HUNAN, Central China — Hu Pingsheng never knew there was a name for his feelings until a younger man explained it to him: He was gay. Despite a desire to live his true self, however, he has kept that revelation from his family. But a few months ago, he finally found a place to be who he wants to be, and he’s even found some small-time fame in the process.
On a rainy afternoon in Chenzhou, the relatively small city some 400 kilometers north of Hong Kong where Hu has a sixth-floor apartment, the 68-year-old dons his favorite navy blue suit and sits down in front of his camera. He’s about to livestream on Blued, China’s largest social networking app for gay men and the one place where the twice-divorced Hu feels like he can be himself. “When I was young, I didn’t know who I was, and I didn’t have the chance to get to know men I adore,” he says. “I feel like I’m now making up for my loss.”
A Blued spokesperson says the app’s livestreaming feature, available since 2016, has seen “hundreds of thousands” of users turn their cameras on themselves. Though the majority of them are young, Blued has noticed a rise in livestreamers aged over 50 since the second half of 2018. Hu attributes this to the closeted lives that gay men of his generation lead. “We have a limited circle of friends, and most of us haven’t come out to our families,” says Hu. “Without livestreaming, my life is boring and stressful.”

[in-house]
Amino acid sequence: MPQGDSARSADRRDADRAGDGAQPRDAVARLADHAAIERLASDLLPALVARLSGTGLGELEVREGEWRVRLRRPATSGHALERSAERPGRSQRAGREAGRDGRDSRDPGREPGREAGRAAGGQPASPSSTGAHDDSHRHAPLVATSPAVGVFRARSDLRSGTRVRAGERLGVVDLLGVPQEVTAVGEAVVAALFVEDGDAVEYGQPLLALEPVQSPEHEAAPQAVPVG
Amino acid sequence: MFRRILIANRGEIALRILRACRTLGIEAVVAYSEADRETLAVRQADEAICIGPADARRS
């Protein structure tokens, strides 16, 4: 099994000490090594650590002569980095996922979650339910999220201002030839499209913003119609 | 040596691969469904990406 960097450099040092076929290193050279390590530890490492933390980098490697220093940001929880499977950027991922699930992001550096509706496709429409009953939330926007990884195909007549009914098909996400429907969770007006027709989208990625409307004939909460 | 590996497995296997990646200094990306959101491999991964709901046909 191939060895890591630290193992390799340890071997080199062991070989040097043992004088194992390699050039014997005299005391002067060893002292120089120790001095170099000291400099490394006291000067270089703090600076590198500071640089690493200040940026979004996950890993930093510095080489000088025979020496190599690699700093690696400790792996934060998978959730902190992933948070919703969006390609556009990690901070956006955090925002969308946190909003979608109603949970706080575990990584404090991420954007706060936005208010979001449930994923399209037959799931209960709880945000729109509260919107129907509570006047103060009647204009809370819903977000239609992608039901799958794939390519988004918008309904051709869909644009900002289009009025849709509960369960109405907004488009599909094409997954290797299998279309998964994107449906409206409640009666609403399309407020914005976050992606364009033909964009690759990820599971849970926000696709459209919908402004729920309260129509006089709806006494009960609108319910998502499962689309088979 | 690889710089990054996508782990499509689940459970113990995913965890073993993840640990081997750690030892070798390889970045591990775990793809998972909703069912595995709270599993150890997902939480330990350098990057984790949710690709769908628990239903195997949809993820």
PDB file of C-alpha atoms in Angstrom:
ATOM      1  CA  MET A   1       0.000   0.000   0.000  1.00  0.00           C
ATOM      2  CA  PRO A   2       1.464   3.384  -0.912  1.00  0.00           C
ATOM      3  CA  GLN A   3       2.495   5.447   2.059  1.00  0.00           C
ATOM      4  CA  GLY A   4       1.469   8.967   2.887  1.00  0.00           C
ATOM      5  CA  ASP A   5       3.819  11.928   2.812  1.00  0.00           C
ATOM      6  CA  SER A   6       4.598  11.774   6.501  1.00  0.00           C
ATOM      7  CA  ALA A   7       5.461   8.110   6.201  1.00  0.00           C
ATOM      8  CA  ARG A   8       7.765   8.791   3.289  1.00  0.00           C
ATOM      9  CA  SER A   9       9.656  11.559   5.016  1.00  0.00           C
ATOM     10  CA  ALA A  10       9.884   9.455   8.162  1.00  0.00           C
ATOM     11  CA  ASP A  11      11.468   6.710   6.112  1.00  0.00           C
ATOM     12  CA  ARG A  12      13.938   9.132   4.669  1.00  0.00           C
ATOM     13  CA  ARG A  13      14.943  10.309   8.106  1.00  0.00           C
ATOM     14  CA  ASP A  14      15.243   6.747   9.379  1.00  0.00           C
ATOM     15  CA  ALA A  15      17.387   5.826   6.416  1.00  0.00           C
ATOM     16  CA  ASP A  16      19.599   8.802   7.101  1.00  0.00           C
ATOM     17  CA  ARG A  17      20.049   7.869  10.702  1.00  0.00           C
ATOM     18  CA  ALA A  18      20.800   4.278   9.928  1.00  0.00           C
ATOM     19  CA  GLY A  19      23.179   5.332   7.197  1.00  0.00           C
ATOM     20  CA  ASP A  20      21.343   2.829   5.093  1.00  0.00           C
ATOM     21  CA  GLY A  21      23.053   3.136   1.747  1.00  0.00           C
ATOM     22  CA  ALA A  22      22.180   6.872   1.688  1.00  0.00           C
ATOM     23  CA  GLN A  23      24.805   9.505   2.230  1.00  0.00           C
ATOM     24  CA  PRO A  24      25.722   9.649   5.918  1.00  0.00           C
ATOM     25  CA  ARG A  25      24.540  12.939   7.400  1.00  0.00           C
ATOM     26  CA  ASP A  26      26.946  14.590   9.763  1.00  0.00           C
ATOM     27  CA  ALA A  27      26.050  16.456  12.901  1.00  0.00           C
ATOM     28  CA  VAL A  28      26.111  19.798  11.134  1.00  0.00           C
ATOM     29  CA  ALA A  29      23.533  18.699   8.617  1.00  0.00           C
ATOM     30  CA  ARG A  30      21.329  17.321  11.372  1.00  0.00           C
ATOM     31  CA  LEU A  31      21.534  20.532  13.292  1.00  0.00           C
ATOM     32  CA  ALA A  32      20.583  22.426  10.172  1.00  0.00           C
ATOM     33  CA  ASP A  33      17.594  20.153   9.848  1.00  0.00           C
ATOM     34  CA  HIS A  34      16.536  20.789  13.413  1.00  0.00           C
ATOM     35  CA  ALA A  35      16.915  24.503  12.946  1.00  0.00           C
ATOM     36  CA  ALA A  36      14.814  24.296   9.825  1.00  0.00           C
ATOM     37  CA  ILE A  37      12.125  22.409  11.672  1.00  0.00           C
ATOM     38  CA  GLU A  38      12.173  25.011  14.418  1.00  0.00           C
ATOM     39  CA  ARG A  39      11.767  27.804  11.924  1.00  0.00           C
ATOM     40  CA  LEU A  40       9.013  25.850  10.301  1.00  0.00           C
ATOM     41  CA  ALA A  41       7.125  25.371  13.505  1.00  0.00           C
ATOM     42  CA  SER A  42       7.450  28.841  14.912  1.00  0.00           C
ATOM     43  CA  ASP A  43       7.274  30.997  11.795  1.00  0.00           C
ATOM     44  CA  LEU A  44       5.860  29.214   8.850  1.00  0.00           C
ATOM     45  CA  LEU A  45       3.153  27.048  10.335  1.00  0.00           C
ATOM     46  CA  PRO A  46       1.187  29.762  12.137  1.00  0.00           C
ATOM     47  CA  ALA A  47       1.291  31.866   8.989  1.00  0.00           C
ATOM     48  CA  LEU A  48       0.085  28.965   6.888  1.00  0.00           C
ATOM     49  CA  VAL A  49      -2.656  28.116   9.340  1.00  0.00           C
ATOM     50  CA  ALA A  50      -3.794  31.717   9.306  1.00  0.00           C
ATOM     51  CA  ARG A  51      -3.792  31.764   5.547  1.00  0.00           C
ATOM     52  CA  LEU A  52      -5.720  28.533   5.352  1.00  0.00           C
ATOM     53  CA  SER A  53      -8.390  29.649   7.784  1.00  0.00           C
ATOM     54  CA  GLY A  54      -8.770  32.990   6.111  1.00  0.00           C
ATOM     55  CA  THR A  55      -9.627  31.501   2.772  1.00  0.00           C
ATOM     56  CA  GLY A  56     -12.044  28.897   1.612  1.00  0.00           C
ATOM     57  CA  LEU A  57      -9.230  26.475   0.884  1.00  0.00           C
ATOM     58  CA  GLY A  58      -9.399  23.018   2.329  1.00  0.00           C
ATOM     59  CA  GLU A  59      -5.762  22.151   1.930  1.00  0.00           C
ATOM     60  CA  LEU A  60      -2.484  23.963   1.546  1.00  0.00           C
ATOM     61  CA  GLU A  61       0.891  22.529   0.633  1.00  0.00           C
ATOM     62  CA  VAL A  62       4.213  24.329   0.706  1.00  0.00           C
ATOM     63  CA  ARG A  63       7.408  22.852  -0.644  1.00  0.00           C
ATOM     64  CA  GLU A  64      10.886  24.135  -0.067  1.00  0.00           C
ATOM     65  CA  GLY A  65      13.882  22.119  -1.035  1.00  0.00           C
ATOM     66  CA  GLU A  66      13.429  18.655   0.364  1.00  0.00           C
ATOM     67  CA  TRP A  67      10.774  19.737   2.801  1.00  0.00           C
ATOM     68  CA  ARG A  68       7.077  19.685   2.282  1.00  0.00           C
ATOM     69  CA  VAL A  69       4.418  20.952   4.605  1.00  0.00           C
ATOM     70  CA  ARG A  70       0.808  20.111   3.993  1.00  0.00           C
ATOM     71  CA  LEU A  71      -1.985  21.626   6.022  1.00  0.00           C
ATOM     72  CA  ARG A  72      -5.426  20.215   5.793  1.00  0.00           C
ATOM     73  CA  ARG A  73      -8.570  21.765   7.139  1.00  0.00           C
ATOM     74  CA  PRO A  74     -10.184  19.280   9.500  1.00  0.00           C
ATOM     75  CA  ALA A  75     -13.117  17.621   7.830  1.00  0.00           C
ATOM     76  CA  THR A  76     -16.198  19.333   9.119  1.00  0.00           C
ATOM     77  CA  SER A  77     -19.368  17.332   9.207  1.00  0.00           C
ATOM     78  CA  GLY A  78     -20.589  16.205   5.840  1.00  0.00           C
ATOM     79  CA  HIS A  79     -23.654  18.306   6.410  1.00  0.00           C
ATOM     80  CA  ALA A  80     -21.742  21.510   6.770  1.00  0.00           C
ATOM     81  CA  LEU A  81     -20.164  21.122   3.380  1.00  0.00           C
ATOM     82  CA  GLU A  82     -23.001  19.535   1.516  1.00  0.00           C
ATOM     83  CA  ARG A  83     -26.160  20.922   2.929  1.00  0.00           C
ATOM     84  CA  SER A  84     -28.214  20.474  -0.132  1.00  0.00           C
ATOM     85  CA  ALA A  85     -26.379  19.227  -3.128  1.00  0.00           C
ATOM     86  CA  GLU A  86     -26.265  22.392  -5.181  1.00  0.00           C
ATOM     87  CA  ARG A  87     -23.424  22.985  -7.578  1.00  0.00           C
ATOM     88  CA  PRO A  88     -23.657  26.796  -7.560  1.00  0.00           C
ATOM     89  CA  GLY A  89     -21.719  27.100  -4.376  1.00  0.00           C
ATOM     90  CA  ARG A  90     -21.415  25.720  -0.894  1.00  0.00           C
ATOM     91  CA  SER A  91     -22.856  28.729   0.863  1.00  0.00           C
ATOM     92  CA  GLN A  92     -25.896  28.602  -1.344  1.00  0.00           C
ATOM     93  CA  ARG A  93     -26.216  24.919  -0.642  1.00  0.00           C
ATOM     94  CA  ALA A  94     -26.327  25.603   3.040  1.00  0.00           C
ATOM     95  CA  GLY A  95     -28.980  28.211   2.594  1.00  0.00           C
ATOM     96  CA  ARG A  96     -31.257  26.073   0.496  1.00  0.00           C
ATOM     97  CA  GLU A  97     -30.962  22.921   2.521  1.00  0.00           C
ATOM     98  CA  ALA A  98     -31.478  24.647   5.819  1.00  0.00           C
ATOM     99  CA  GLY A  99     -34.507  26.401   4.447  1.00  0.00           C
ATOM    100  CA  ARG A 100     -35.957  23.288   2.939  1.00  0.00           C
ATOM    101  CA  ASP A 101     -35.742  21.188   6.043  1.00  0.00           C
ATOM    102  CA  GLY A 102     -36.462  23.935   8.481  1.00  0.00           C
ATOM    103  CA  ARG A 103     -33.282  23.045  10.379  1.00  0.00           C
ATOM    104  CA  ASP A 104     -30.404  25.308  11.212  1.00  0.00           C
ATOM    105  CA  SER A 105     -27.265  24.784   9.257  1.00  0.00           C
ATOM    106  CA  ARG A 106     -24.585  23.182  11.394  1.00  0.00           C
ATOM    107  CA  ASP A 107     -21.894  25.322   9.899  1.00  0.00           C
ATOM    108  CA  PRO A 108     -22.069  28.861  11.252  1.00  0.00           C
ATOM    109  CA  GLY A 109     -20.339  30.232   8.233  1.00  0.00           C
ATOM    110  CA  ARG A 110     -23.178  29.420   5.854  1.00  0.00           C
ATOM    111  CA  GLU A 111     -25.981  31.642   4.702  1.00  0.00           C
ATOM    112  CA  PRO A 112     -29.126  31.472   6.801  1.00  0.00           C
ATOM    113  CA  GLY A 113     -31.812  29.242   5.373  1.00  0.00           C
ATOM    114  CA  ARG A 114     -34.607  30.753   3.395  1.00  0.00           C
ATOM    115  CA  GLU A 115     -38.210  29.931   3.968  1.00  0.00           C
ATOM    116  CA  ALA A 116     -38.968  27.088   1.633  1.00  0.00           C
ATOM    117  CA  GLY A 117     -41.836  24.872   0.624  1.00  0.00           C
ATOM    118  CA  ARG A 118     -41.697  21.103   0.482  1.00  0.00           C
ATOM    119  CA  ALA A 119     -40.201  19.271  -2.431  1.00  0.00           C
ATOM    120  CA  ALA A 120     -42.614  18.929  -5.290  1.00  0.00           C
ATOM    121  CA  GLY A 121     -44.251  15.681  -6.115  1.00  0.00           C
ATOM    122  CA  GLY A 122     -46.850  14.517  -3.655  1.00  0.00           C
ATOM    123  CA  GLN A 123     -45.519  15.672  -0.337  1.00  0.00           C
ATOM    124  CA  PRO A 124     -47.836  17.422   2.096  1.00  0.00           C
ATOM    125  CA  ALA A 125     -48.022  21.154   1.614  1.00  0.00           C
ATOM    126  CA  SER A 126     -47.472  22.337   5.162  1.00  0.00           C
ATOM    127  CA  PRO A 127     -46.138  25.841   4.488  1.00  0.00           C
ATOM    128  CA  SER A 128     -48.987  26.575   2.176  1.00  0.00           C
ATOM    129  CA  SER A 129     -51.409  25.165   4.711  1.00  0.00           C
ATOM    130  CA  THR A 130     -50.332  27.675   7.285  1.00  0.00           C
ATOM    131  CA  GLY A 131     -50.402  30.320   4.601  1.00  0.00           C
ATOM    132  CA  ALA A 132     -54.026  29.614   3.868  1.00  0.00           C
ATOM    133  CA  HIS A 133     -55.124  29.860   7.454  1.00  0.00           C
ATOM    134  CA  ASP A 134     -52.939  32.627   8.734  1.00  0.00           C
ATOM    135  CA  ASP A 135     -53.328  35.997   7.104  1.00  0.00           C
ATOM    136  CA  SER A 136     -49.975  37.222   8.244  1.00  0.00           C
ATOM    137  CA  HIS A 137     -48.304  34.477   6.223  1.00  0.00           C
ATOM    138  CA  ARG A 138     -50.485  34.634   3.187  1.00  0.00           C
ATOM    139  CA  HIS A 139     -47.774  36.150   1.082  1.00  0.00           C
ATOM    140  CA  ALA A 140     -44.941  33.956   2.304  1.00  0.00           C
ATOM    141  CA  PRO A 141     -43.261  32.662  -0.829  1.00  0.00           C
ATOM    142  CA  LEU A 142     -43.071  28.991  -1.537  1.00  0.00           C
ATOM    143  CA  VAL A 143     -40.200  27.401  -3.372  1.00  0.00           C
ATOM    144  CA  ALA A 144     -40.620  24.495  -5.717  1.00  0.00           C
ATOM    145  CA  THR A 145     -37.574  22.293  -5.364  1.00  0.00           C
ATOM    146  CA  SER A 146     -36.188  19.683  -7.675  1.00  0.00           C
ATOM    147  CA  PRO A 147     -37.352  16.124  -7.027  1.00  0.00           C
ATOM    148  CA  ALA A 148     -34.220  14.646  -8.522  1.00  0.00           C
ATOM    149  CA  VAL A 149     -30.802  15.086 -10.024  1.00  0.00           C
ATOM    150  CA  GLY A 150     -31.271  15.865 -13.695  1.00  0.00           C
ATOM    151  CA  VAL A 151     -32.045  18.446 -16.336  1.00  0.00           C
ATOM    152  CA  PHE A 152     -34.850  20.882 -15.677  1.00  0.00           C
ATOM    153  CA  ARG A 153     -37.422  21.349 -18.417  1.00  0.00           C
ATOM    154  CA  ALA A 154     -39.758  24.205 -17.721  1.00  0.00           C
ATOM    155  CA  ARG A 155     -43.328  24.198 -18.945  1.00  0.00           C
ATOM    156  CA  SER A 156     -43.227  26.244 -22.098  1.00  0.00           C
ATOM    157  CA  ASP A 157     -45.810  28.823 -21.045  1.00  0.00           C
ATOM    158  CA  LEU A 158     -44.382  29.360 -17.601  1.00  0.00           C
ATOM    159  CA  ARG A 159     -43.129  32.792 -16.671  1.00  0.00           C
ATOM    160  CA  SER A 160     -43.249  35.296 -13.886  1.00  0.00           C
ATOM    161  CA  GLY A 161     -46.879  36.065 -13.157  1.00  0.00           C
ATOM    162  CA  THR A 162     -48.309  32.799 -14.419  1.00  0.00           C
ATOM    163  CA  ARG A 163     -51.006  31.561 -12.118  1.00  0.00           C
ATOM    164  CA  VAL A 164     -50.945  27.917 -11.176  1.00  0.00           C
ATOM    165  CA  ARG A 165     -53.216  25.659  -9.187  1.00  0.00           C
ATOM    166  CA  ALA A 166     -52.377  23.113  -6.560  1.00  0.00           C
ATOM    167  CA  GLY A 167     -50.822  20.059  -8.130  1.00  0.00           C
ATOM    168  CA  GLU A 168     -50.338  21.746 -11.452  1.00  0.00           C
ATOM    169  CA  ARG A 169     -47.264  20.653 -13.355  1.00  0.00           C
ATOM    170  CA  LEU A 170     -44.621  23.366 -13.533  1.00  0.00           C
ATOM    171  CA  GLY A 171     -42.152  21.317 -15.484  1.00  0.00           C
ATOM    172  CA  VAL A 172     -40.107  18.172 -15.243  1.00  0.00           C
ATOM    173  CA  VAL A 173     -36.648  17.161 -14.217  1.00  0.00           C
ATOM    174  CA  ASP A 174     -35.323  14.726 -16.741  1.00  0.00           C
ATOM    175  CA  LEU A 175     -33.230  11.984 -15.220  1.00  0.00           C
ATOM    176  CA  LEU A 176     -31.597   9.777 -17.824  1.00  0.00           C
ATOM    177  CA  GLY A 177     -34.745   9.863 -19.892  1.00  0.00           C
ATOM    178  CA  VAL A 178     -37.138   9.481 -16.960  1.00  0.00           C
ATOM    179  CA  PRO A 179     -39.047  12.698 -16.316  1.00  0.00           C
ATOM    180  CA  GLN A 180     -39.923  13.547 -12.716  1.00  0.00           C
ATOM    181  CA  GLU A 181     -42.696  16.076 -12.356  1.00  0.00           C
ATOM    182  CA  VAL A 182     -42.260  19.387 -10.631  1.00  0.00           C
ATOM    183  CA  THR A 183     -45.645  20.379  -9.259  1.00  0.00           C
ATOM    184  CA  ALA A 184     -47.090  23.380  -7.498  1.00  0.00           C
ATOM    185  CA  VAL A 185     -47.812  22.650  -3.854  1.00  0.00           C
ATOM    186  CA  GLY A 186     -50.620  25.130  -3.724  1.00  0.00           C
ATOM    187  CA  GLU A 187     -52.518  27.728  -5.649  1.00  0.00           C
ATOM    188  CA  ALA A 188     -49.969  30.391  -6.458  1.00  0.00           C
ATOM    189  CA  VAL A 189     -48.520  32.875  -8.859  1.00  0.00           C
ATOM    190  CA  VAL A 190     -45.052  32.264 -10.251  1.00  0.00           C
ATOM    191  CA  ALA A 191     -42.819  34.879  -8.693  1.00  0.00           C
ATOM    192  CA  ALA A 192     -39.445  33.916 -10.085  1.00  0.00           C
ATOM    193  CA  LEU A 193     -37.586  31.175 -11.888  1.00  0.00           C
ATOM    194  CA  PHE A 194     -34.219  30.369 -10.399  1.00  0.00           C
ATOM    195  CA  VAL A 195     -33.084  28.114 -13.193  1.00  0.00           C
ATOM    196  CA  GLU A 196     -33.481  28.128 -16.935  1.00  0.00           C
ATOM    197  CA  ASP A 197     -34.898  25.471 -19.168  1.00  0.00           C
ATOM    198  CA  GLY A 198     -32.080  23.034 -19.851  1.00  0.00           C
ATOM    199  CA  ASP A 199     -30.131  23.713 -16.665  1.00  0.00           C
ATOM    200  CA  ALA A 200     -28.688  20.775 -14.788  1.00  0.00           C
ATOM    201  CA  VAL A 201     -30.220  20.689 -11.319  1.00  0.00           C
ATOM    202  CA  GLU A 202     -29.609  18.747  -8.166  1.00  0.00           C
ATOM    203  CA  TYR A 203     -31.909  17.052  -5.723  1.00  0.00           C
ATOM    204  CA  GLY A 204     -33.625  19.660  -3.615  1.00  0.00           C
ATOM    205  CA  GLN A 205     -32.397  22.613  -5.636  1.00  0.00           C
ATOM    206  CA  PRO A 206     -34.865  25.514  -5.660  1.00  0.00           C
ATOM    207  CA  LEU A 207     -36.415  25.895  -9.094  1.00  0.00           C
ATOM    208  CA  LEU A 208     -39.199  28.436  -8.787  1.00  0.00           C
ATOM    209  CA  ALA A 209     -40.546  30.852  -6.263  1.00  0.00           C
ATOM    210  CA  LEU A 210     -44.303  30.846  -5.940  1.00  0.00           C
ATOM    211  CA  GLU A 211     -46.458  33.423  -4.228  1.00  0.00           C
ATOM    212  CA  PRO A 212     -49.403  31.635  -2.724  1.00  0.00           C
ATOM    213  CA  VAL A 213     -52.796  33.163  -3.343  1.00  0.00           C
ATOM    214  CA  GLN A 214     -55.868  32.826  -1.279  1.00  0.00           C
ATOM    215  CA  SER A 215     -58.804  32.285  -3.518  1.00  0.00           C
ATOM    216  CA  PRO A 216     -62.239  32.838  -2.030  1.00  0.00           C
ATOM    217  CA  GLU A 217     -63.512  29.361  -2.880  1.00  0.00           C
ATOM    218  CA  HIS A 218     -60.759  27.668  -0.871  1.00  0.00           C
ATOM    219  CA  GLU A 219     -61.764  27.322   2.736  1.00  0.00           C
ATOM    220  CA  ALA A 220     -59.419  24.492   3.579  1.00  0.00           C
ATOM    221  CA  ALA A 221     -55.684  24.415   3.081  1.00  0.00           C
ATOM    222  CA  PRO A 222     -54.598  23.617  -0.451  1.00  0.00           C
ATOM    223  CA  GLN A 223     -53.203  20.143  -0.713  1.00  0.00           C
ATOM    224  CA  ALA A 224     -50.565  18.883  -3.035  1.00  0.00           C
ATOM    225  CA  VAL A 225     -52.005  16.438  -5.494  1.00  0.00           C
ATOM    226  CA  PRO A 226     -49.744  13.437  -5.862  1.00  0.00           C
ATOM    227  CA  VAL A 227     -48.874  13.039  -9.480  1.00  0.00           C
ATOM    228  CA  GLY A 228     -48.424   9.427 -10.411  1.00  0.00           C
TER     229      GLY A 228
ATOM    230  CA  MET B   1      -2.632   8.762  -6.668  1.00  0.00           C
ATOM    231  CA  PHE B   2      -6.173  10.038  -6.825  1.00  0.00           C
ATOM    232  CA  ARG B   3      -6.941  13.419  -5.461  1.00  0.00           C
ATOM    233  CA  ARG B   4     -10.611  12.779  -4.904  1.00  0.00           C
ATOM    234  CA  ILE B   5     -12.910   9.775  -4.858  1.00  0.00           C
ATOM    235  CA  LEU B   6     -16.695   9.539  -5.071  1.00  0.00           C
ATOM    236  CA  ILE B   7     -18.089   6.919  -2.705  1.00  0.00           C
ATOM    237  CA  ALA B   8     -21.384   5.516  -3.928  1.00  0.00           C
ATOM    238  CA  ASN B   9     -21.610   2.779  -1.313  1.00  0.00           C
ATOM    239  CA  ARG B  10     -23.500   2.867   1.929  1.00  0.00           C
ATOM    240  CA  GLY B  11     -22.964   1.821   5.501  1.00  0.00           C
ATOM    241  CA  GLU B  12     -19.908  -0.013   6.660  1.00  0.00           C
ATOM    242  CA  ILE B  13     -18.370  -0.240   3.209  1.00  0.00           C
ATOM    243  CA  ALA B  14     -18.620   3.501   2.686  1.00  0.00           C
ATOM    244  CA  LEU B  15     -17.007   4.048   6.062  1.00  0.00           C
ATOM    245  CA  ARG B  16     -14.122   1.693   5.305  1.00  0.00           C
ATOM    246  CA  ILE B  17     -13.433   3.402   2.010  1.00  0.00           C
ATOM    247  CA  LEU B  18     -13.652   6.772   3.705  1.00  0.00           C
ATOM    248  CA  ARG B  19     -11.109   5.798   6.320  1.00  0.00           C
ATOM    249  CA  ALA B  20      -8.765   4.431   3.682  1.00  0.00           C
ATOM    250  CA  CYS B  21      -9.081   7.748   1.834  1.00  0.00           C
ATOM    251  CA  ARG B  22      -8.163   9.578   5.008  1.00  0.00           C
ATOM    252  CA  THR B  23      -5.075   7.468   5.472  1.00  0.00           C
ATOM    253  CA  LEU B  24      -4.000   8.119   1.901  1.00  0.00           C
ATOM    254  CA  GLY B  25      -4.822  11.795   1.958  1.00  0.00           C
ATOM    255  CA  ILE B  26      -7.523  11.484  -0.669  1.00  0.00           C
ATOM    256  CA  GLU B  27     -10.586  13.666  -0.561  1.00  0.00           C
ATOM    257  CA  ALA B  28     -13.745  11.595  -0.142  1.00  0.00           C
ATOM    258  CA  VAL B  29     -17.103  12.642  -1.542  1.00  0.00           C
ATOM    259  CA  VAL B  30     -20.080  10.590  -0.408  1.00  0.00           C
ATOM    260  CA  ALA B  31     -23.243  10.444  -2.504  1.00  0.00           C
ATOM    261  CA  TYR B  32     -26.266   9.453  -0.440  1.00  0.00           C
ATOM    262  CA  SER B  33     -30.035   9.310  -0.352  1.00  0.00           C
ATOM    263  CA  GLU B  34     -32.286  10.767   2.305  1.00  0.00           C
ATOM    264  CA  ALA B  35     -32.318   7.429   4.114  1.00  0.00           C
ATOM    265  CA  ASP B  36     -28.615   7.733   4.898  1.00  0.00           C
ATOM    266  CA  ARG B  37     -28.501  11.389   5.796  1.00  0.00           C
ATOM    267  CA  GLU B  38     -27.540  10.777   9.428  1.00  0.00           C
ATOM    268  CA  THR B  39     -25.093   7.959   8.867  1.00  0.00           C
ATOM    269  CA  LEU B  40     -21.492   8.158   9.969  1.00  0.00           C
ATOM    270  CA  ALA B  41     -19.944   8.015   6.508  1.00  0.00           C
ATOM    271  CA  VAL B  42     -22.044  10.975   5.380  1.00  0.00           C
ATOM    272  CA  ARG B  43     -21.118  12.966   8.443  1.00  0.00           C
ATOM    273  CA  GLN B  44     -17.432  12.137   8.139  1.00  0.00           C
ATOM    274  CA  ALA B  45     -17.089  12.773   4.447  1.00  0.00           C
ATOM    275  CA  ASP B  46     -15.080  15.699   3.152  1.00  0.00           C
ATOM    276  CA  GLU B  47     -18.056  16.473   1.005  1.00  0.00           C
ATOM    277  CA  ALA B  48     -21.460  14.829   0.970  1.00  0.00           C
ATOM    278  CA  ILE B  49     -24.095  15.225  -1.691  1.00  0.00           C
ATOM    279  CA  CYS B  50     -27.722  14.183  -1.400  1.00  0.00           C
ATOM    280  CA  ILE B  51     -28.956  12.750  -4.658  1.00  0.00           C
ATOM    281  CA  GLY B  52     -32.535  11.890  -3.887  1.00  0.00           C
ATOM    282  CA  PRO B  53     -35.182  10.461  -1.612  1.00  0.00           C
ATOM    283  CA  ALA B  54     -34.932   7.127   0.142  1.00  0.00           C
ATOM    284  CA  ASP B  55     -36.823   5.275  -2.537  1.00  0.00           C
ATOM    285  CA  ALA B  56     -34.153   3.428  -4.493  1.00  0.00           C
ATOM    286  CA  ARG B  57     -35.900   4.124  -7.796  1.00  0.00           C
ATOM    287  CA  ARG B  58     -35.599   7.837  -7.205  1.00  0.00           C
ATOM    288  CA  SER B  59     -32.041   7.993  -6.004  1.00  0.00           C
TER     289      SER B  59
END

Hu fills his hourslong livestreams mostly by singing. He kicks off today’s show with his greatest hit, “Qinghai-Tibet Plateau,” one of the best-known tracks in China. Though Hu cannot quite master the high notes at the end of the song without his voice cracking, it still wins him a few dozen likes. He then performs “Over the Golden Hill of Beijing,” which became a household song in the early 1970s. “Chairman Mao is like the bright golden sun,” he sings, gently swaying with the rhythm. Read more via Sixth Tone